Solar power tariff has touched Rs. 2.44 per unit once again. This is the lowest that they have reached as was evidenced in the recent 2000 Mega Watt auction which was conducted by the Solar Corporation of India (SECI). Acme Solar, which is considered to be one of the largest domestic solar energy developers (about 1700 MW of commissioned solar energy projects) has be able to win 600 MW with this bidding.
The Solar power tariff had previously fallen to Rs. 2.44 per unit once before during an SECI auction which was held for projects at Bhadla Solar Park in 2017. However, the climb had been significant in the following auctions. The highest bid had reached Rs. 2.94 to Rs. 3.54 per unit in an 860-MW auction, which was held across various talukas of the state of Karnataka. It was conducted by the Karnataka Renewable Energy Development Ltd. (KREDL) in the month of February 2018. Other such auctions by the Indian states of Gujarat, Maharashtra and NTPCNSE too evidenced the winning tariffs of quite more than Rs 2.50 per unit.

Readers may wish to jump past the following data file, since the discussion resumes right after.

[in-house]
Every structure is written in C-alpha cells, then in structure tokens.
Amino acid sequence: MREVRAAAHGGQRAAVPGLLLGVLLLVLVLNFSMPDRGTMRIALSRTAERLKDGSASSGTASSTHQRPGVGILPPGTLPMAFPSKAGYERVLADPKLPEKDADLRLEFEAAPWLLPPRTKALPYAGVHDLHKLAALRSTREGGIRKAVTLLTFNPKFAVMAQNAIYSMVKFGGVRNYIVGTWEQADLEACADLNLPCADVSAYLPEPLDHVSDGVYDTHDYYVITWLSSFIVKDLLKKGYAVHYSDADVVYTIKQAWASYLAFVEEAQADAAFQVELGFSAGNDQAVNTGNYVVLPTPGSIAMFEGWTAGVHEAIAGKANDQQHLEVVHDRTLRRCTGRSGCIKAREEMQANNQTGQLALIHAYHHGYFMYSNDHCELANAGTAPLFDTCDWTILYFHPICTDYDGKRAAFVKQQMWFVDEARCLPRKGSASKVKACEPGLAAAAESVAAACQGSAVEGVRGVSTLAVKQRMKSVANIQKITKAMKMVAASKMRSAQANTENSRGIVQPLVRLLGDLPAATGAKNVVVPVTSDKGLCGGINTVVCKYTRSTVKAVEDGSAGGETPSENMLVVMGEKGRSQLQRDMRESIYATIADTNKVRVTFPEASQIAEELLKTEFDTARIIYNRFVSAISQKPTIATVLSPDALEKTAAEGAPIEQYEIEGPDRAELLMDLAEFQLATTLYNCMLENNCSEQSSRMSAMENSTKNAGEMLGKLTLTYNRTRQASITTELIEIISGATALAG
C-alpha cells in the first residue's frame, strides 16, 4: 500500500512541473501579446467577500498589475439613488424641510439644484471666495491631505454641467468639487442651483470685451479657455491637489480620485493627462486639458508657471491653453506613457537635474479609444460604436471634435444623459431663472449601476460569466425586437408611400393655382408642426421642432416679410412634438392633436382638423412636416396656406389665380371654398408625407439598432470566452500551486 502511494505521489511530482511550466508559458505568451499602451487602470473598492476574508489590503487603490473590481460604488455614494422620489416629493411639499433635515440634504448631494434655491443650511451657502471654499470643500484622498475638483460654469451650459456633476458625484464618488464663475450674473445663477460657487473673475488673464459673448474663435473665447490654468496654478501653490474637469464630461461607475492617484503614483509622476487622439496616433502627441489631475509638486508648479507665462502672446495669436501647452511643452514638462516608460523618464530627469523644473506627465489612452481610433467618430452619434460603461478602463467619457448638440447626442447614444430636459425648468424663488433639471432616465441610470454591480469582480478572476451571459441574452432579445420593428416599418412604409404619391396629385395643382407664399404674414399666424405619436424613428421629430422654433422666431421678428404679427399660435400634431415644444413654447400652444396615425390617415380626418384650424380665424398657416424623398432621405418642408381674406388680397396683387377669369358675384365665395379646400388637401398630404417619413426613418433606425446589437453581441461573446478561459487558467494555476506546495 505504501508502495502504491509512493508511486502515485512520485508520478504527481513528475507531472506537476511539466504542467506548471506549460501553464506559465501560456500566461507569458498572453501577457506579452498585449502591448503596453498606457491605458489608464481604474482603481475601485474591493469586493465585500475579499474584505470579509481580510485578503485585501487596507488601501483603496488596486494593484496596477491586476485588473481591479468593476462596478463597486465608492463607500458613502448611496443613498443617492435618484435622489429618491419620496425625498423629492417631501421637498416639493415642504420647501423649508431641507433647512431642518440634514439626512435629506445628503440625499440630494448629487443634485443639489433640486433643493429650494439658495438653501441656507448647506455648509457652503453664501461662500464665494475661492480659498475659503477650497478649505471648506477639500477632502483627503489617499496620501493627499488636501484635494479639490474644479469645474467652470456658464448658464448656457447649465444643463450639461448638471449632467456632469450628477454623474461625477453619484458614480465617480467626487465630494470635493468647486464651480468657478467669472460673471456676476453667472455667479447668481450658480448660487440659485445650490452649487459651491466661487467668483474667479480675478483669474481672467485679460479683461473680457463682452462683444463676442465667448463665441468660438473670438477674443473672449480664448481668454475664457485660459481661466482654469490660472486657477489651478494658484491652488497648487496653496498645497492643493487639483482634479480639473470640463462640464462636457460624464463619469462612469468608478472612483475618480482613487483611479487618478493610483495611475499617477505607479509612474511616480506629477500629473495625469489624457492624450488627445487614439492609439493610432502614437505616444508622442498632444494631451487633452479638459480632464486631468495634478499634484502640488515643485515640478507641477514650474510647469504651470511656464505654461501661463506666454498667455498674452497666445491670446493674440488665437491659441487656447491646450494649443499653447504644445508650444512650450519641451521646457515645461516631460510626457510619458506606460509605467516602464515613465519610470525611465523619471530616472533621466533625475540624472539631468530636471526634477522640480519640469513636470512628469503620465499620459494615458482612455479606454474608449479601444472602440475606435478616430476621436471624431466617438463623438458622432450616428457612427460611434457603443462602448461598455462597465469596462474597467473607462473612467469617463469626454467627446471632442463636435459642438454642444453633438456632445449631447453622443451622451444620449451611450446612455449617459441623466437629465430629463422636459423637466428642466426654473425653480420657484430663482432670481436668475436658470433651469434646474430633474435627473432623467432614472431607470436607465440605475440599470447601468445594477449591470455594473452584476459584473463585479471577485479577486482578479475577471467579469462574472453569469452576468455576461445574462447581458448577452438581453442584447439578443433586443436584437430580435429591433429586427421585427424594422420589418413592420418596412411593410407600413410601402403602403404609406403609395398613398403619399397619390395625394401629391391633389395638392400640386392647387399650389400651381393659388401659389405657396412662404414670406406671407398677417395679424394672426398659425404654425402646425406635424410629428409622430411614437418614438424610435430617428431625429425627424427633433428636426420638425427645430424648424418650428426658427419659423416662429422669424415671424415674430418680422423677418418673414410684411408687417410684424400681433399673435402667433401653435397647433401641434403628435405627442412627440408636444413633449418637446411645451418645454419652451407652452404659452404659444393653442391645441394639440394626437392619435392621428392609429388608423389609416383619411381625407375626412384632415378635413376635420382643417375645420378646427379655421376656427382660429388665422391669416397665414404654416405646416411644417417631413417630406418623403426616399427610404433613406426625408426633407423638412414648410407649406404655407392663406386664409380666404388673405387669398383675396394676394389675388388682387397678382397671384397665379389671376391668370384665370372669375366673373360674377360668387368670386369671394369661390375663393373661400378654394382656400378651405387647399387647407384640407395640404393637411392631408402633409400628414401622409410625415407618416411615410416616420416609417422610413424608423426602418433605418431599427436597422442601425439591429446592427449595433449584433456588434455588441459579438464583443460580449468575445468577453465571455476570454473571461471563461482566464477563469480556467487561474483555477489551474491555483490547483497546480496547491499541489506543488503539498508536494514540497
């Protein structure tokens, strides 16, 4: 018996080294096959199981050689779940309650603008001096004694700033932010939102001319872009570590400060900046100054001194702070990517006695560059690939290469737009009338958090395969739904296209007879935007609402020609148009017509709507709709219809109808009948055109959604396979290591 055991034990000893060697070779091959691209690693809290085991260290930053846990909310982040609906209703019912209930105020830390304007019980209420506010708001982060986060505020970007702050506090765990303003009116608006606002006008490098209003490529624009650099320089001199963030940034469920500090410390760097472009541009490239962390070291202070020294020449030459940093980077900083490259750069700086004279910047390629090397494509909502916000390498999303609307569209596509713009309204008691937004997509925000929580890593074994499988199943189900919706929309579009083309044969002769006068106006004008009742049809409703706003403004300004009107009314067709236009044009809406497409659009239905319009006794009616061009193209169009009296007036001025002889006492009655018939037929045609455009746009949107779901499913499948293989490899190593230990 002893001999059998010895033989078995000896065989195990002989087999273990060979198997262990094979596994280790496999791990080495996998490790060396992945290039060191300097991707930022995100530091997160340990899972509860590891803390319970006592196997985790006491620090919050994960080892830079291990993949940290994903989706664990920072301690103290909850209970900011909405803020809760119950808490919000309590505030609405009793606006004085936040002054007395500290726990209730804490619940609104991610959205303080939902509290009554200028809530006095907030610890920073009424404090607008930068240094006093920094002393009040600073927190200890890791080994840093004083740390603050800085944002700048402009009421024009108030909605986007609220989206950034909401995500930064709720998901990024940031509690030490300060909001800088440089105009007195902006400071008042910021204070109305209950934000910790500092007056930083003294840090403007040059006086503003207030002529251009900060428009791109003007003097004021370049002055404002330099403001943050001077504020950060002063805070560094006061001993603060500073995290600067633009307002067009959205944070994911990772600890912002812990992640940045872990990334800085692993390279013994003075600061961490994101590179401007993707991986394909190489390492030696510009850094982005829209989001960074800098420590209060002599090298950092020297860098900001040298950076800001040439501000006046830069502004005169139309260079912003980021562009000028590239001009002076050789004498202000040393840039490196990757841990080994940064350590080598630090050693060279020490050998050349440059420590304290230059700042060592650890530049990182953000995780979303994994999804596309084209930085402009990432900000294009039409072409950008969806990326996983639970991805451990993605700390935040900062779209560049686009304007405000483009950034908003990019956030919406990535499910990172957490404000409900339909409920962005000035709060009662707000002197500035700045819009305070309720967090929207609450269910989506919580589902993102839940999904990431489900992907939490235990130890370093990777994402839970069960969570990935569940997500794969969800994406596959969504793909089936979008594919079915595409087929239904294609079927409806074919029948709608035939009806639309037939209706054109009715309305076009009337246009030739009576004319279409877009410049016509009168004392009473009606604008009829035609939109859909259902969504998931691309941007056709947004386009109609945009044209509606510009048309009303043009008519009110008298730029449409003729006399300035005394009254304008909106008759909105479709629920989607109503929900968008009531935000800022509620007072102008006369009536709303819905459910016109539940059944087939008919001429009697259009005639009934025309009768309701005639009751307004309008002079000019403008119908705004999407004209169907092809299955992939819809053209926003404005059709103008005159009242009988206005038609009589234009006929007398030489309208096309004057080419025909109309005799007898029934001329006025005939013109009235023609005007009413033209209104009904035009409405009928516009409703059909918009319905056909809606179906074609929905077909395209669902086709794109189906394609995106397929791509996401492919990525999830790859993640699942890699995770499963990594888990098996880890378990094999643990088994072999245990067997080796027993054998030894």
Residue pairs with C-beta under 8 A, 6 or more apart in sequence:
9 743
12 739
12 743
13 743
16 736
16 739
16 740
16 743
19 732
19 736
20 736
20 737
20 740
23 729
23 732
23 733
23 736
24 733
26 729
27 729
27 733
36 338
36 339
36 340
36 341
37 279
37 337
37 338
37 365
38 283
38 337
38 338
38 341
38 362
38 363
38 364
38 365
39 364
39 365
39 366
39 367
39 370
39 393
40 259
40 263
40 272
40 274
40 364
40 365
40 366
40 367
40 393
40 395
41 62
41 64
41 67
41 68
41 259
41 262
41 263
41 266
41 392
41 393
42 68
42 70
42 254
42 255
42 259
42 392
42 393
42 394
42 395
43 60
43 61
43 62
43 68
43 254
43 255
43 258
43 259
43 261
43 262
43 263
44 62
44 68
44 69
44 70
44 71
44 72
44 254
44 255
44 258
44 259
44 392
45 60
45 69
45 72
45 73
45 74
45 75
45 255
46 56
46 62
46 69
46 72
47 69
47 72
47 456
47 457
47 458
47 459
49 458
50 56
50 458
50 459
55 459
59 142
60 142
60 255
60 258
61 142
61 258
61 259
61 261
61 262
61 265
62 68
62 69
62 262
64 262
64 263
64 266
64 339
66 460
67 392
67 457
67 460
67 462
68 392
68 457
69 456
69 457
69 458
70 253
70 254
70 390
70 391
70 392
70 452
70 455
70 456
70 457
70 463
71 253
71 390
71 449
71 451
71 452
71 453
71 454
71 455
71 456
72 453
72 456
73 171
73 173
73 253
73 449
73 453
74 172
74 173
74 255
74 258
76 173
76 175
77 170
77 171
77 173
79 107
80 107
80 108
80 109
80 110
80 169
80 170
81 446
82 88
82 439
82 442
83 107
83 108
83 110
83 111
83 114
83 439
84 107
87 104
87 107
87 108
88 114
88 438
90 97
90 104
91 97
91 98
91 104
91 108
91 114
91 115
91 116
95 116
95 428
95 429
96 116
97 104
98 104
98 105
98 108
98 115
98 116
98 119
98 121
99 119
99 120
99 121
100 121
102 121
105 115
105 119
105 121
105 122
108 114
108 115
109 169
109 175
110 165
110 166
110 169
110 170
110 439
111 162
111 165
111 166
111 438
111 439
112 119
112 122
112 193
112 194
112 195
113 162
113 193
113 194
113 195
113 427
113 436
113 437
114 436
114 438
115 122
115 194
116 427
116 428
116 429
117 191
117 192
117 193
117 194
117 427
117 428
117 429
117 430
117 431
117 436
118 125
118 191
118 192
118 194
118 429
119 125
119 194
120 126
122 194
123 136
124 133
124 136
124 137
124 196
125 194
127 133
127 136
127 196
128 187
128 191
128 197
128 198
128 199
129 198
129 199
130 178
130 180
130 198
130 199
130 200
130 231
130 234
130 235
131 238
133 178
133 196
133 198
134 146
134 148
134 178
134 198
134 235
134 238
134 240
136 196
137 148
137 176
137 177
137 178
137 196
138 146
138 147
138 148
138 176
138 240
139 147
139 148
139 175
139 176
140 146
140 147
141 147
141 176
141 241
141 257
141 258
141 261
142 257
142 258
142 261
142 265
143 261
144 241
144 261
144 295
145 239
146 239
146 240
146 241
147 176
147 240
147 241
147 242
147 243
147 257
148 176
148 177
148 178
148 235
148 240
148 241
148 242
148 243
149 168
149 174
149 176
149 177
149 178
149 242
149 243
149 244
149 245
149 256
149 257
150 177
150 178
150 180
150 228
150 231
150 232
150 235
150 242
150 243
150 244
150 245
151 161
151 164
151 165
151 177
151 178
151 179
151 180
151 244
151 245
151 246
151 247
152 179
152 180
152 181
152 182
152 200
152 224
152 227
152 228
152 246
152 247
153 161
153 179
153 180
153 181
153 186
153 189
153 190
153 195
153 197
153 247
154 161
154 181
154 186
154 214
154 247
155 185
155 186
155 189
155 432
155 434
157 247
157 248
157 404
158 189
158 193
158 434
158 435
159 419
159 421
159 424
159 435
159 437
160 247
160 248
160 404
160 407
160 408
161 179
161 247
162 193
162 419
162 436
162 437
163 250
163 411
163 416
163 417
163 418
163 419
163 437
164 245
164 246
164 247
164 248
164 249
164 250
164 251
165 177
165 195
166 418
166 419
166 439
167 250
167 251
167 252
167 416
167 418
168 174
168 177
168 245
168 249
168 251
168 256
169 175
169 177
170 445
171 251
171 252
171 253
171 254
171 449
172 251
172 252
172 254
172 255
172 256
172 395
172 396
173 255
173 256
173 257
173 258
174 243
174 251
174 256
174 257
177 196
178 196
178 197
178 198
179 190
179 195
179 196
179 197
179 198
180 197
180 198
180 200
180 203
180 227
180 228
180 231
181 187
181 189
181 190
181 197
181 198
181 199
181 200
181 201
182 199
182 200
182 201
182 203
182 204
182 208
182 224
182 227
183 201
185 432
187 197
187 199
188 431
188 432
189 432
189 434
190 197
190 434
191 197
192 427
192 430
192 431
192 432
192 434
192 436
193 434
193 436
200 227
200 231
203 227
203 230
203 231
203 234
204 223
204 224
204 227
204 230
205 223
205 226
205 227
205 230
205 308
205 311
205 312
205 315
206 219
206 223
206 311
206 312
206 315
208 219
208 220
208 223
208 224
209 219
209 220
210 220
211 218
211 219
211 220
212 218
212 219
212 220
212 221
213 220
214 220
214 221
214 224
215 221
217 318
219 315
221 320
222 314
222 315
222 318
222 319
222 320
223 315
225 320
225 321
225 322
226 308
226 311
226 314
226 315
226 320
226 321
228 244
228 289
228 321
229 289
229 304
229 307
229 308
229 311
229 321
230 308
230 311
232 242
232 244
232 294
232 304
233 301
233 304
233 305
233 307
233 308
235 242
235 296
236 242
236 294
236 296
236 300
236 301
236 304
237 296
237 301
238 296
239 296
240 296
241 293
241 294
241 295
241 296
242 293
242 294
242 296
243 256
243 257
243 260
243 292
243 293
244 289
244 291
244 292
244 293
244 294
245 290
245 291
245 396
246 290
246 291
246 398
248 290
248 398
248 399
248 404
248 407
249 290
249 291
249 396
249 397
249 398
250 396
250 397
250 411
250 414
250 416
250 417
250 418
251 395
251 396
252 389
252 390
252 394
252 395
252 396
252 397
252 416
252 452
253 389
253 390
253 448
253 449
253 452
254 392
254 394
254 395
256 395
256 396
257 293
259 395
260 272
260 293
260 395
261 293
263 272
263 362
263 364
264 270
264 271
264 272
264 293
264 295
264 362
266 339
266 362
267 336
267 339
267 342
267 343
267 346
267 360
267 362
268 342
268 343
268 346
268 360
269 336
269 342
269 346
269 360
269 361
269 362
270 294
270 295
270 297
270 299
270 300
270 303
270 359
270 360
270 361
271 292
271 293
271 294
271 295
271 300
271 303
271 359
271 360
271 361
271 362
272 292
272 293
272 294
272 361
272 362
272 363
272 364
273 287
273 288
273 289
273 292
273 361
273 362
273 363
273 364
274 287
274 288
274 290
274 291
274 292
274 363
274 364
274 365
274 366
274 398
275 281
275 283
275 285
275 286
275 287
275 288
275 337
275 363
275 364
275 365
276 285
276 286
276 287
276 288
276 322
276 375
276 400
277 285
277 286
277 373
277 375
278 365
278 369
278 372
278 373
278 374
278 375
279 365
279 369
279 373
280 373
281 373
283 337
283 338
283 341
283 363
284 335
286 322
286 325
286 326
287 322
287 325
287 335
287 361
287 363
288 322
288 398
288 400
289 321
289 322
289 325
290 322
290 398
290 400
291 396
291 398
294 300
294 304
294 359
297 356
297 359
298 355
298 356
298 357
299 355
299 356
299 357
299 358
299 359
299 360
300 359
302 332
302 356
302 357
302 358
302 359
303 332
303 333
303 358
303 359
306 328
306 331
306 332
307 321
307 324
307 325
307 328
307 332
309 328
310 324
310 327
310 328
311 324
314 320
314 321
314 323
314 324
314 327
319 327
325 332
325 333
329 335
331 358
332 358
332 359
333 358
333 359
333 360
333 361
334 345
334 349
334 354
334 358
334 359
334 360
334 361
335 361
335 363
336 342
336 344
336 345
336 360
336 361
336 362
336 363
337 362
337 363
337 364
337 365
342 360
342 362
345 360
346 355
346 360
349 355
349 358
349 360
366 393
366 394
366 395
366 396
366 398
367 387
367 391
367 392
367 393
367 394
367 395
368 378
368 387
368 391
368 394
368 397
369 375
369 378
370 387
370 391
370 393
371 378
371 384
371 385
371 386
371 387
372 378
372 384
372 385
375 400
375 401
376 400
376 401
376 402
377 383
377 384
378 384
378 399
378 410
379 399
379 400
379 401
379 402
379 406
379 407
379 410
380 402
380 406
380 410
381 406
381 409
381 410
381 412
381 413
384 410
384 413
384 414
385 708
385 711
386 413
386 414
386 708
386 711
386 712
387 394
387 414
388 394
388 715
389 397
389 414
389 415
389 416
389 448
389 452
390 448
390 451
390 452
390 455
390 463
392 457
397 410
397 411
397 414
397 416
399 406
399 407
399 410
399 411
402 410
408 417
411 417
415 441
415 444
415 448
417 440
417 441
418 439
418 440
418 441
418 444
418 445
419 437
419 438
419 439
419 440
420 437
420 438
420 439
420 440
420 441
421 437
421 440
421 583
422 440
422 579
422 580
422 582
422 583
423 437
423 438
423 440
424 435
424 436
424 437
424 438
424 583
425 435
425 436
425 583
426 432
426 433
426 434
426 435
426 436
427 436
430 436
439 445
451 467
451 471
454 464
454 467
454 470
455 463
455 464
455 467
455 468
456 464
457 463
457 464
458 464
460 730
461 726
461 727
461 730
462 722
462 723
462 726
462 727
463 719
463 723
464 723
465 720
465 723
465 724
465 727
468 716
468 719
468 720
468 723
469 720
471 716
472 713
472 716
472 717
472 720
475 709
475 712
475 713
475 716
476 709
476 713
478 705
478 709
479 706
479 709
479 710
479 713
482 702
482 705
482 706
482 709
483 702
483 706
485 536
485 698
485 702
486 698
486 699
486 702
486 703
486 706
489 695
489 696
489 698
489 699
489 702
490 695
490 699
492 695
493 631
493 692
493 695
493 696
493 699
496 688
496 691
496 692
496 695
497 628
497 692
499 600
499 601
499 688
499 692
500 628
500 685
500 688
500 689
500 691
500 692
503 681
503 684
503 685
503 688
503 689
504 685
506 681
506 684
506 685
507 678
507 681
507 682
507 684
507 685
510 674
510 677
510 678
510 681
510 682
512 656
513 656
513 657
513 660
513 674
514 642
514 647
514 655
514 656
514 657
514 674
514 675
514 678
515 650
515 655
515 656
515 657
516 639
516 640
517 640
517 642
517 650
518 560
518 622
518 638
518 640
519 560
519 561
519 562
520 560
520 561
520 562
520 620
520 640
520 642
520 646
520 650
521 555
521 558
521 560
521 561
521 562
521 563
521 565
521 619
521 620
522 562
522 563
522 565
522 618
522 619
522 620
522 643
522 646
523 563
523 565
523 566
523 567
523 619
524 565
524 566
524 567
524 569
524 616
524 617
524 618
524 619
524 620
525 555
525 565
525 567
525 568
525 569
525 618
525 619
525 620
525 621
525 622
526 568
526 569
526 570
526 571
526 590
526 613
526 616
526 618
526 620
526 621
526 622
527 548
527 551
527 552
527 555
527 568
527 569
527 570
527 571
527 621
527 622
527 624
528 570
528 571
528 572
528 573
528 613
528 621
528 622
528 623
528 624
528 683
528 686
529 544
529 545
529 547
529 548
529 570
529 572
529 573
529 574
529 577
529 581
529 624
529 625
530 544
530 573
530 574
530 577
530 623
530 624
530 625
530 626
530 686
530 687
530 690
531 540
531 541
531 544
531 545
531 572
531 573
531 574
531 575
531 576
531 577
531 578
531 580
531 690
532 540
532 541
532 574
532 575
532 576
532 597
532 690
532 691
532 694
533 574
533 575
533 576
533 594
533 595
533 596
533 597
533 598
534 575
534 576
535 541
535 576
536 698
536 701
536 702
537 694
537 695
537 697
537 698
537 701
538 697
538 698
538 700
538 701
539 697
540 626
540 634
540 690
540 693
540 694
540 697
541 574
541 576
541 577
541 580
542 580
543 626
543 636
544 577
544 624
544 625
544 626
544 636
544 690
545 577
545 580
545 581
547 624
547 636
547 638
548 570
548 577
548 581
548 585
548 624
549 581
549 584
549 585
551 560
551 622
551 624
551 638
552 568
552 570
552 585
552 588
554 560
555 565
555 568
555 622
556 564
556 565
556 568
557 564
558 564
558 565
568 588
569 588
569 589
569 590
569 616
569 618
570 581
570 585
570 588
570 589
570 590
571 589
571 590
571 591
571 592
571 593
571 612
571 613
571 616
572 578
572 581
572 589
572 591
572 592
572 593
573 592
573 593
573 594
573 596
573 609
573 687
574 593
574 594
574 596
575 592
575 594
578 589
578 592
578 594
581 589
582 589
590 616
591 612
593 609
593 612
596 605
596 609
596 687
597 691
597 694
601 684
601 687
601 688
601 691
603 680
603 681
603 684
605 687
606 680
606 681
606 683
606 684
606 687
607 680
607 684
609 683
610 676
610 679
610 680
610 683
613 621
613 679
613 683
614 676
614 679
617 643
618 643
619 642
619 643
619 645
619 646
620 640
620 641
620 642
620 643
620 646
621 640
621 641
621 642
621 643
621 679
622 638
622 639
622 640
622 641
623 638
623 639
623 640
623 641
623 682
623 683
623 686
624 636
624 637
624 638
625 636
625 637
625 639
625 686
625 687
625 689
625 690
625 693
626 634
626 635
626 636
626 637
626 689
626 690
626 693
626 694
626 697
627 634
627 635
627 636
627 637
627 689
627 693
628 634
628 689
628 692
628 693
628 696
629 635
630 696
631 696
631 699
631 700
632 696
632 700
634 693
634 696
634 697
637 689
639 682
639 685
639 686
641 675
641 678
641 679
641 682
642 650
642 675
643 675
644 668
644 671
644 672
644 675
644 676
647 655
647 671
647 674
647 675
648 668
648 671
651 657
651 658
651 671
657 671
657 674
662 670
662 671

The other winners at the Solar power tariff auction included Shapoorji Pallonji: they won 250 Megawatt at the bidding price of Rs. 2.52 per unit; this was along with Hero Solar, Azure Power, and Mahindra Susten: all these three companies were successful at a bid of Rs. 2.53 per unit. Whereas Azure Power was able to win 600 MW, Hero as well as Mahindra got 250-MW each. The remaining power of 50 MW went to Mahoba Solar at a price of Rs. 2.54 per unit. All the 2000-MW of projects are to be connected straight to Inter State Transmission System (ISTS).
Industry experts say that the fall is due to the developments in China. About 80 per cent of the solar energy panels as well as modules that are used in the Indian solar projects are basically imported. By May end, Chinese government had stopped approving any more solar projects and also reduced subsidies for their solar developers. China felt that the solar energy sector had been expanding a little too fast. As the local demand keeps falling, the Chinese solar manufacturers have had no choice but to export. This led to a weakening of the solar bidding prices. India accounted for 30.9 per cent of China solar exports in 2017, according to China Chamber of Commerce for Import and Export of Machinery and Electronic Products.